In this Learning Pathway, we start learning how species respond to environmental change by exploring some basic ideas about ecology and evolution. We will consider these ideas:
- Niches. This reflects the idea that different species are adapted to different kinds of environments – we say that species have different niches. This is extremely important because it means (a) that species can only live in certain places, and (b) when the environment changes species may not be able to live where they do – for instance when the climate changes, or when forests have been cleared.
- Then we explore what happens to species when the environment changes. This is called ‘”the four ways”‘ because every response can be placed into four categories (tolerance, range shift, evolution or extinction). For every species on earth, the balance of the four ways describes the species’ past and determines its future, especially if one realises that humans are evolutionary agents.
- Then we consider one of these four ways in a little more detail. This is evolution. This is because evolution explains how we have come to have so many species, and what those species are like.
- Are the range of environmental conditions in which a species can exist.
We live in a period of dramatic climate change and other environmental change. What will this do to species? To understand how we can (or cannot) predict how species will respond, we need a little bit of theory to build our science around.
How the living organisms of the world will respond to environmental change pivots on the idea of the ecological niche. We all know that different parts of the world have different climates and landscapes and that different species live in these different regions (think polar bears in the Arctic and jaguars in the jungles of South America). These different species live in these different environments at least partly because they are adapted to their local environment. In that case, we then say that these different species have different niches. Niches are not places, they are the range of environmental conditions in which a species can exist.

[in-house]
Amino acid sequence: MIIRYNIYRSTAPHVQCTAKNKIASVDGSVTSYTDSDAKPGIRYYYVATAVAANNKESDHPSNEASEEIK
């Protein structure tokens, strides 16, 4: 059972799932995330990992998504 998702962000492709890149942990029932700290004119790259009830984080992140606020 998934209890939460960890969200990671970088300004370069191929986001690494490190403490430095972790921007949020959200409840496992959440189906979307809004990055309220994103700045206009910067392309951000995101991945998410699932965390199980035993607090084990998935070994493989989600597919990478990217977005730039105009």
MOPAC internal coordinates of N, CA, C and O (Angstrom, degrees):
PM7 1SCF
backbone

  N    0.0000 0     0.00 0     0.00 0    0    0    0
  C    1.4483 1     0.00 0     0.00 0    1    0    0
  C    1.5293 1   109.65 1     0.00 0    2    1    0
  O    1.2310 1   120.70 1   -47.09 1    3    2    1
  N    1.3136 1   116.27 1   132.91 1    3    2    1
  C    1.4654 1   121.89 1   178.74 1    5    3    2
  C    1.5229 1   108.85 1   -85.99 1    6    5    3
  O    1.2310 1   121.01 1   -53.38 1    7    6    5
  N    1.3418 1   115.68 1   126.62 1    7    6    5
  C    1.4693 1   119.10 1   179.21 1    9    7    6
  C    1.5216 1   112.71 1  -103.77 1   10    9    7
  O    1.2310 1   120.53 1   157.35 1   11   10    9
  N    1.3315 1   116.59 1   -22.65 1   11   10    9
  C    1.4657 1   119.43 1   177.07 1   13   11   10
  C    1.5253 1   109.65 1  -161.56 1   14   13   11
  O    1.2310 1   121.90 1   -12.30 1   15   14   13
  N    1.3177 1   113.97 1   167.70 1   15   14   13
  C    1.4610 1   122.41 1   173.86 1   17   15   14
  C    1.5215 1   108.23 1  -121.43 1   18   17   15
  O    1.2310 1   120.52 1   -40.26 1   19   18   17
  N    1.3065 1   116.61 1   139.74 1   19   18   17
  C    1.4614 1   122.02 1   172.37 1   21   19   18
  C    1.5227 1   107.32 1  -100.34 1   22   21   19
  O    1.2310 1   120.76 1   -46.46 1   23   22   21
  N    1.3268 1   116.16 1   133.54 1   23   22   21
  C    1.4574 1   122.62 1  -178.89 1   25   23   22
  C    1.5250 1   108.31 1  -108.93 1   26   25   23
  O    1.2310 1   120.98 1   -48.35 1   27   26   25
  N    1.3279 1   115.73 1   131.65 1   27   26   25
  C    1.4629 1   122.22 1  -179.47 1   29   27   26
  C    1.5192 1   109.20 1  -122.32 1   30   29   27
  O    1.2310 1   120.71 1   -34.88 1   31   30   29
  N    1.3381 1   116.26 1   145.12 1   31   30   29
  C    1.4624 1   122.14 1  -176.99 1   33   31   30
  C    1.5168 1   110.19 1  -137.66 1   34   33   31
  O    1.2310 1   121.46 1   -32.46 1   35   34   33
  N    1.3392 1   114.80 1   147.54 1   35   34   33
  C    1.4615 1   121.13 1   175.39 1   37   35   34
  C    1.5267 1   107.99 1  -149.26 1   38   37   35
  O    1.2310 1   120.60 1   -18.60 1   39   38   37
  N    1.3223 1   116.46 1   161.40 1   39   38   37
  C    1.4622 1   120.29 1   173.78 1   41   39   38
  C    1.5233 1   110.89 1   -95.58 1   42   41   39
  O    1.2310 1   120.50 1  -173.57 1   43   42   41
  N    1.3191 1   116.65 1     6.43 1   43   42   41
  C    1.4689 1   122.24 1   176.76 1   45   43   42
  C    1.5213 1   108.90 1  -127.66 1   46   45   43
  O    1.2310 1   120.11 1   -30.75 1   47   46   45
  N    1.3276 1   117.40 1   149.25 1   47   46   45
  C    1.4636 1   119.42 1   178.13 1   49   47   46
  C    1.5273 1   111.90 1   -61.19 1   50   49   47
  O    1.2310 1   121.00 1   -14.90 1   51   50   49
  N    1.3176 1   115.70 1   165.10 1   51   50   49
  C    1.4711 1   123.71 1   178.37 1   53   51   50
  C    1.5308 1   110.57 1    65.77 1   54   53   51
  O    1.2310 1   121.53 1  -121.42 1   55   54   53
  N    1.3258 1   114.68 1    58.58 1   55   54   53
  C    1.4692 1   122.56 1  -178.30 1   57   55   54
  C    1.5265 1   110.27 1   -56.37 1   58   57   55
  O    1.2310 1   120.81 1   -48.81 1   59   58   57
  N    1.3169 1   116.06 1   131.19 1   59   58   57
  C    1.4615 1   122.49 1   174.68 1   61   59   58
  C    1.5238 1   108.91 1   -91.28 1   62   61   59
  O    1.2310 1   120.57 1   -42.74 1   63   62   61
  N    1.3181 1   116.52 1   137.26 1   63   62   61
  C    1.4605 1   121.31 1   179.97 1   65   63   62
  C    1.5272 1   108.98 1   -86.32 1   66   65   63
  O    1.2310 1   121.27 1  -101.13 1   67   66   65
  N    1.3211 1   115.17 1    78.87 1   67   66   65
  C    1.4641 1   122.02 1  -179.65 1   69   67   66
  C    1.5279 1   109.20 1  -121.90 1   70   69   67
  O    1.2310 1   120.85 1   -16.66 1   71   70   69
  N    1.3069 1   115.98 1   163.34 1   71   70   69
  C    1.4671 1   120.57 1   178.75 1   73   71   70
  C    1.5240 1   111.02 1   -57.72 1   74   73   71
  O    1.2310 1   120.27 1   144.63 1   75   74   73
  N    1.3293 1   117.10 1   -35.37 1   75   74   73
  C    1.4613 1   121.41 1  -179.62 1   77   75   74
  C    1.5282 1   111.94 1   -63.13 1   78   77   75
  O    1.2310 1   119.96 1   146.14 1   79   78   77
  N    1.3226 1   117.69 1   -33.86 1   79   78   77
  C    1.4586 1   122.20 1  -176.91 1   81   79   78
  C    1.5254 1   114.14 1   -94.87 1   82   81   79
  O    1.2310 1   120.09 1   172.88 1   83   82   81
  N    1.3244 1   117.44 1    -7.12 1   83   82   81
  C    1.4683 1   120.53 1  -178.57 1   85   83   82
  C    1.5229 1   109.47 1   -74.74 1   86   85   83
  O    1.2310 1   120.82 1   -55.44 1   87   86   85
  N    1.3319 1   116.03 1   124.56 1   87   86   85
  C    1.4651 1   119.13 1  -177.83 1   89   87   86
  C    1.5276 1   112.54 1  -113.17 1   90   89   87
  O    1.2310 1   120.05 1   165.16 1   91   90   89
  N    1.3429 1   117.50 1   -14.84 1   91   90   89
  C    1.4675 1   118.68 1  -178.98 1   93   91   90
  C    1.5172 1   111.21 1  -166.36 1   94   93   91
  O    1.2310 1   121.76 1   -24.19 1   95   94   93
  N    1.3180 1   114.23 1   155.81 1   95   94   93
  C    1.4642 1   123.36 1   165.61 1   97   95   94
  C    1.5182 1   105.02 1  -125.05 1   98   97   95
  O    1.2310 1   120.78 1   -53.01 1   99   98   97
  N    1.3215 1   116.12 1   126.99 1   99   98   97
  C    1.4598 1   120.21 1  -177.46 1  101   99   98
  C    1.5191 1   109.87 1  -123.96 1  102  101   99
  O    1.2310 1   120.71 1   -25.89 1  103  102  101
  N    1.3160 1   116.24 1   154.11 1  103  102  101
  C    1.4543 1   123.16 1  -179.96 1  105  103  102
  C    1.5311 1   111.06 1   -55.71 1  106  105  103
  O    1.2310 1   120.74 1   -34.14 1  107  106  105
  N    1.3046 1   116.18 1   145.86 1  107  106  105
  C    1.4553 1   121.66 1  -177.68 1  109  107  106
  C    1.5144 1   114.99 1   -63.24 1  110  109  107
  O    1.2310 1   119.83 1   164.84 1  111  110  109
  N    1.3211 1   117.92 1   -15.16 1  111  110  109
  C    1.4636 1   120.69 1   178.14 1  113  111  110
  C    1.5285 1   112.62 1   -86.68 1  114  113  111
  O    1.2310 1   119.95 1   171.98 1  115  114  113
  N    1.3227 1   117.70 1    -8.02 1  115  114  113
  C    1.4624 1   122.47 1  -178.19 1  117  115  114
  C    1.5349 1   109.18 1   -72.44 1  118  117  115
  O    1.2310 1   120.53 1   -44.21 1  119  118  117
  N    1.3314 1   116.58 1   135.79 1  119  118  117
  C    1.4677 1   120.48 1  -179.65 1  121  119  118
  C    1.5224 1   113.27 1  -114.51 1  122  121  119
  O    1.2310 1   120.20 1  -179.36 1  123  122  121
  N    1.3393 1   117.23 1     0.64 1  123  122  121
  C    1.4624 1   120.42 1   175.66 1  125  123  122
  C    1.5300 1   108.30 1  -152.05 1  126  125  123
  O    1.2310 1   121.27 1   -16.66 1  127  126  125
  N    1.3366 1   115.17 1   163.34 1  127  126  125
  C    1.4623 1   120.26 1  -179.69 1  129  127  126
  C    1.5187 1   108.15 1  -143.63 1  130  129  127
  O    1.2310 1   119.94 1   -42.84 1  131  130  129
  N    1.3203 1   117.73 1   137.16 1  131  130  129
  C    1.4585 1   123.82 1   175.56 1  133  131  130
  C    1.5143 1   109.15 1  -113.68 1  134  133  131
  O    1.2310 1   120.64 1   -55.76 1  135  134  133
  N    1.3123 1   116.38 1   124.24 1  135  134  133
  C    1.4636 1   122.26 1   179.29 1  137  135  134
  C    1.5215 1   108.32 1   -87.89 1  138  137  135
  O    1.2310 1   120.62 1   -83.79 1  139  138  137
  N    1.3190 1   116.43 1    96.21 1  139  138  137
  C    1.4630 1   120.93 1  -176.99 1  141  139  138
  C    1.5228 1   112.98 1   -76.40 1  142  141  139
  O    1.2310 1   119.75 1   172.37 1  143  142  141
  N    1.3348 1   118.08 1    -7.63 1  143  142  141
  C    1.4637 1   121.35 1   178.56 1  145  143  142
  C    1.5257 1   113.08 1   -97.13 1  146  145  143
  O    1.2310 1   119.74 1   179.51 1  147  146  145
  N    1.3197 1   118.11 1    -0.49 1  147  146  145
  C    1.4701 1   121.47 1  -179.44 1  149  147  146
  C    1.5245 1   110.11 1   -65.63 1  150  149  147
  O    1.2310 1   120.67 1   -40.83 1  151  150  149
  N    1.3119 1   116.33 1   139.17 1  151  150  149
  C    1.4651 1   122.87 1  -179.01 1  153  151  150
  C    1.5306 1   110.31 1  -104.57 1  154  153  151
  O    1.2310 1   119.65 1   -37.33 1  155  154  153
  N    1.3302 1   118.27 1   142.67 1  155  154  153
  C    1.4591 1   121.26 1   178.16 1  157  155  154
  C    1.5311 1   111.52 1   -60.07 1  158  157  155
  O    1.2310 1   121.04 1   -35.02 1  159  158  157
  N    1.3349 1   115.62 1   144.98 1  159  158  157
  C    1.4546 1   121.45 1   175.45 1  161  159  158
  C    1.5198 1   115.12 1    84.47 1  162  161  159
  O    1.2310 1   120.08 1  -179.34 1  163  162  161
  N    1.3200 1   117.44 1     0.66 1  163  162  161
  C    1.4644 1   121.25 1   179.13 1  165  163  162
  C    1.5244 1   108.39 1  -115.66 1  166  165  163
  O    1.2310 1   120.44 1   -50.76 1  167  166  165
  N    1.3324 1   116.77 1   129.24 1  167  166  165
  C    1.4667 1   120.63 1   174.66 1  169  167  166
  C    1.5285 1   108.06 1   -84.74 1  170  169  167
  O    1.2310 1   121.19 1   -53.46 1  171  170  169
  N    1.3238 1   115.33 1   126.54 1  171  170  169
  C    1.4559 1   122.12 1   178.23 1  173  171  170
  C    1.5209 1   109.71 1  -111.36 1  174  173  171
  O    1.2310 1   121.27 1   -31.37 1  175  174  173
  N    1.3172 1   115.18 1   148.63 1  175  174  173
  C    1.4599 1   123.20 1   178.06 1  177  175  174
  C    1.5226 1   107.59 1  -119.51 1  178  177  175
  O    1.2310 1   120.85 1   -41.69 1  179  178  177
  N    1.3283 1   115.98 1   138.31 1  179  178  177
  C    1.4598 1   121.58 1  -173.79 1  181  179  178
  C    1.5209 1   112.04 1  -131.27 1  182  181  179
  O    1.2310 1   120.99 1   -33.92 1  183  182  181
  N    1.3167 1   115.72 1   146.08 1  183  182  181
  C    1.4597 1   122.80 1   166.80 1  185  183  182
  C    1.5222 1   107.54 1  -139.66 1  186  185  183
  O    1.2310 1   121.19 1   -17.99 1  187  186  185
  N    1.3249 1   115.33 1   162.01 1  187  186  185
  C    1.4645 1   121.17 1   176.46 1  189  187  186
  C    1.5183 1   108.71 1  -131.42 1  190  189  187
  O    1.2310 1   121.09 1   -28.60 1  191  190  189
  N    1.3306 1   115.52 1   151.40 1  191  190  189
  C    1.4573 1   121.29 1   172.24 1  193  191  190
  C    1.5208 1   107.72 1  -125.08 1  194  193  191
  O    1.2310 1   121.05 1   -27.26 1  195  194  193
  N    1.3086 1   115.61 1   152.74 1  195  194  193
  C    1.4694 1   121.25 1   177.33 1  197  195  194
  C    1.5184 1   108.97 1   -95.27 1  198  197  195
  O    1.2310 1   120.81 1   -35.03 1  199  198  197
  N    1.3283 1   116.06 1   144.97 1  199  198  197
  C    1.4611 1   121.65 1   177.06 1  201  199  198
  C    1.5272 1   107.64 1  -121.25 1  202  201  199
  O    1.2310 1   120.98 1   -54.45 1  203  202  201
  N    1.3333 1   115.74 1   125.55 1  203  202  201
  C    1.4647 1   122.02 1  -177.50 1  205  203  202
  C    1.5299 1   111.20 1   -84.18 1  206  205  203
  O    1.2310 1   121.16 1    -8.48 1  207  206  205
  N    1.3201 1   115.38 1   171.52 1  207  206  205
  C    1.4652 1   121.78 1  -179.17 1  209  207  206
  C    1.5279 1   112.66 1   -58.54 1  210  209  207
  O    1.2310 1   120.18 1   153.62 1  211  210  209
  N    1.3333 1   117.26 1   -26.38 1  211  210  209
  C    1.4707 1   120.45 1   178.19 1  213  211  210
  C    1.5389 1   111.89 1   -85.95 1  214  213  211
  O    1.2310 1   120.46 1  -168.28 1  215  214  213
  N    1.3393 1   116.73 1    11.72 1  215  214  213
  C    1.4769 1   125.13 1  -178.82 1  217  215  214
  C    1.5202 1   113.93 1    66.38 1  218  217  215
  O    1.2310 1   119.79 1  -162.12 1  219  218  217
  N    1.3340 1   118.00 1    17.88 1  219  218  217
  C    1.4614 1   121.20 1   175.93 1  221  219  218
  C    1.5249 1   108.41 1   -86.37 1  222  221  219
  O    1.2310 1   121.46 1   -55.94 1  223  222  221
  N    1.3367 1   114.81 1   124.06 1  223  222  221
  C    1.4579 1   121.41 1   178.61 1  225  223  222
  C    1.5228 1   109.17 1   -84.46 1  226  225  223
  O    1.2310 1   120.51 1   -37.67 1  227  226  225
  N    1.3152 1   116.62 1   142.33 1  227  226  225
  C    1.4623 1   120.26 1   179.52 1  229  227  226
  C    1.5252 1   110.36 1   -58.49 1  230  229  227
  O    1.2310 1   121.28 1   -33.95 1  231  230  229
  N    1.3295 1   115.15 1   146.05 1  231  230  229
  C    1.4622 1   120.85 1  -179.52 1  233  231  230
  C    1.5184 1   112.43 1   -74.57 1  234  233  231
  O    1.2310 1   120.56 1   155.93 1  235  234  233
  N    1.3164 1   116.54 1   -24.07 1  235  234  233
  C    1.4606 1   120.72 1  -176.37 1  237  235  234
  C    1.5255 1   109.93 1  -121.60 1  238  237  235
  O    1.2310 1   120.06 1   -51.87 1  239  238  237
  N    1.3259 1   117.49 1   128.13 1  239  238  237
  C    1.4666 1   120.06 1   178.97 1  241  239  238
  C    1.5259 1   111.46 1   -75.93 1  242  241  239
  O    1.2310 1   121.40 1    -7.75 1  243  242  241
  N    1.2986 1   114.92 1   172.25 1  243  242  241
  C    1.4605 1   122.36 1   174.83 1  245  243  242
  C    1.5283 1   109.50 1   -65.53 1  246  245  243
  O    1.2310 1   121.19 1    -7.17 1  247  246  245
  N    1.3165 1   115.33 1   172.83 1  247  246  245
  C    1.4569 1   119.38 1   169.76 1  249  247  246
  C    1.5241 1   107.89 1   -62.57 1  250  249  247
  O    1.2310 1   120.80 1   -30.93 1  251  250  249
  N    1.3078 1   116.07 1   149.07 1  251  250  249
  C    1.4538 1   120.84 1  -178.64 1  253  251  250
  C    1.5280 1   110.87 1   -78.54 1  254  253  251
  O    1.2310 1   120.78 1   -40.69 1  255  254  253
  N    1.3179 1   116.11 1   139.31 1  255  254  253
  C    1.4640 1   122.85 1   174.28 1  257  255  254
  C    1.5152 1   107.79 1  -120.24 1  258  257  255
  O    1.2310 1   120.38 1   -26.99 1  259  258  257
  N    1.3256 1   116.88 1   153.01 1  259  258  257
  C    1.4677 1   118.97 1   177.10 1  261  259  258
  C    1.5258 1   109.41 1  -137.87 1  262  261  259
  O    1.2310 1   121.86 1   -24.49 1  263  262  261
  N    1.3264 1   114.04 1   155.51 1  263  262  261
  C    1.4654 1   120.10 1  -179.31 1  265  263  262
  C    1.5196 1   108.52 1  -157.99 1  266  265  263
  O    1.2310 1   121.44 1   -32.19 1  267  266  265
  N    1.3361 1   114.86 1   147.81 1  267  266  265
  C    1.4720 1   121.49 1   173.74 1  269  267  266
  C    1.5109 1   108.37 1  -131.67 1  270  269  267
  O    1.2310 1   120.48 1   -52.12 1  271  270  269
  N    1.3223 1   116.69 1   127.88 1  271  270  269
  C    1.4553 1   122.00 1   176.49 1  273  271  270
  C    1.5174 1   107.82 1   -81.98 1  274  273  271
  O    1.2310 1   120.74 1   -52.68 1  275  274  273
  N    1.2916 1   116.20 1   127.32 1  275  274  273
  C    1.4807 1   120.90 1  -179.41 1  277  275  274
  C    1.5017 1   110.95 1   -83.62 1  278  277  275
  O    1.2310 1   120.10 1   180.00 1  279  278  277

What makes up the environment that defines a niche?
As we noted above niches represent the set of environments that a species can persist through the generations. The environment includes the physical environment, such as the climate, how much sun or shade there is, or for aquatic animals the chemical composition of the water they live in. However, it also includes all the other species that the species of concern interacts with.
Ecology: what is a niche?
One important part of the idea of the niche is that it is controlled by how the species exploits resources in its environment. If there are two species living together and exploiting the same resources, then one will usually be worse than the other at doing this – eventually, that species will disappear because the other species will outcompete it. However, species can live together because they exploit different resources or because they exploit the same resources in different ways. These species then have different niches, even though they occur in the same place.